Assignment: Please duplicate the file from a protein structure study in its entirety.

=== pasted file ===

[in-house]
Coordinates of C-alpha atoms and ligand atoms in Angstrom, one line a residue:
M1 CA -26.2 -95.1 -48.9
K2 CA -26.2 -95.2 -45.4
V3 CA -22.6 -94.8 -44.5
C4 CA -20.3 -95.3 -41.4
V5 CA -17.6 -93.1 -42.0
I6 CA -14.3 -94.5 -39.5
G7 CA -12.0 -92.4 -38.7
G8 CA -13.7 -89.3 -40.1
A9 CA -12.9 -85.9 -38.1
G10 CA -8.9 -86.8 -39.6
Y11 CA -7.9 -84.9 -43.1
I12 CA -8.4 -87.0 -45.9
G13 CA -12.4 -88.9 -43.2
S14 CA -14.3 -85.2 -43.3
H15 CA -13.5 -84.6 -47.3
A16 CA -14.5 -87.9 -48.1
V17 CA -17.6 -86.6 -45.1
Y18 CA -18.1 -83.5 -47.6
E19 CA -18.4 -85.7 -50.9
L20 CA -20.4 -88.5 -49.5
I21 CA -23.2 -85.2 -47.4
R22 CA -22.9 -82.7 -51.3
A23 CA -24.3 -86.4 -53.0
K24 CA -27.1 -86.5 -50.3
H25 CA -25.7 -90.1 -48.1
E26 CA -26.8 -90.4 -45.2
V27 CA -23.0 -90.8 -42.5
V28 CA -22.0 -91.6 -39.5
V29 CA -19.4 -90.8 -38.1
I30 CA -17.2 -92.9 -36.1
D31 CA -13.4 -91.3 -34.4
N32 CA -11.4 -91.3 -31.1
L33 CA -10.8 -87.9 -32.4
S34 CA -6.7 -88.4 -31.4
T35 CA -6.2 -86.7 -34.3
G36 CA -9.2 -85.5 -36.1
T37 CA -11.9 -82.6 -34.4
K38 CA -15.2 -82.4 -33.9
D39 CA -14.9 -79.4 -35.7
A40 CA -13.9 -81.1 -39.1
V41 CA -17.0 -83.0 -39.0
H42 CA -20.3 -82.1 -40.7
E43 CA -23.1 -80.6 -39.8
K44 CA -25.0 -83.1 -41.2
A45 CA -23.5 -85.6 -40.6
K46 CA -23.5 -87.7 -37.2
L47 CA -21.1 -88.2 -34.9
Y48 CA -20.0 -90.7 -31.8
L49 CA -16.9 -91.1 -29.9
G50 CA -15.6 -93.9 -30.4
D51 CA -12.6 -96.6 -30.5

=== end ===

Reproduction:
[in-house]
Coordinates of C-alpha atoms and ligand atoms in Angstrom, one line a residue:
M1 CA -26.2 -95.1 -48.9
K2 CA -26.2 -95.2 -45.4
V3 CA -22.6 -94.8 -44.5
C4 CA -20.3 -95.3 -41.4
V5 CA -17.6 -93.1 -42.0
I6 CA -14.3 -94.5 -39.5
G7 CA -12.0 -92.4 -38.7
G8 CA -13.7 -89.3 -40.1
A9 CA -12.9 -85.9 -38.1
G10 CA -8.9 -86.8 -39.6
Y11 CA -7.9 -84.9 -43.1
I12 CA -8.4 -87.0 -45.9
G13 CA -12.4 -88.9 -43.2
S14 CA -14.3 -85.2 -43.3
H15 CA -13.5 -84.6 -47.3
A16 CA -14.5 -87.9 -48.1
V17 CA -17.6 -86.6 -45.1
Y18 CA -18.1 -83.5 -47.6
E19 CA -18.4 -85.7 -50.9
L20 CA -20.4 -88.5 -49.5
I21 CA -23.2 -85.2 -47.4
R22 CA -22.9 -82.7 -51.3
A23 CA -24.3 -86.4 -53.0
K24 CA -27.1 -86.5 -50.3
H25 CA -25.7 -90.1 -48.1
E26 CA -26.8 -90.4 -45.2
V27 CA -23.0 -90.8 -42.5
V28 CA -22.0 -91.6 -39.5
V29 CA -19.4 -90.8 -38.1
I30 CA -17.2 -92.9 -36.1
D31 CA -13.4 -91.3 -34.4
N32 CA -11.4 -91.3 -31.1
L33 CA -10.8 -87.9 -32.4
S34 CA -6.7 -88.4 -31.4
T35 CA -6.2 -86.7 -34.3
G36 CA -9.2 -85.5 -36.1
T37 CA -11.9 -82.6 -34.4
K38 CA -15.2 -82.4 -33.9
D39 CA -14.9 -79.4 -35.7
A40 CA -13.9 -81.1 -39.1
V41 CA -17.0 -83.0 -39.0
H42 CA -20.3 -82.1 -40.7
E43 CA -23.1 -80.6 -39.8
K44 CA -25.0 -83.1 -41.2
A45 CA -23.5 -85.6 -40.6
K46 CA -23.5 -87.7 -37.2
L47 CA -21.1 -88.2 -34.9
Y48 CA -20.0 -90.7 -31.8
L49 CA -16.9 -91.1 -29.9
G50 CA -15.6 -93.9 -30.4
D51 CA -12.6 -96.6 -30.5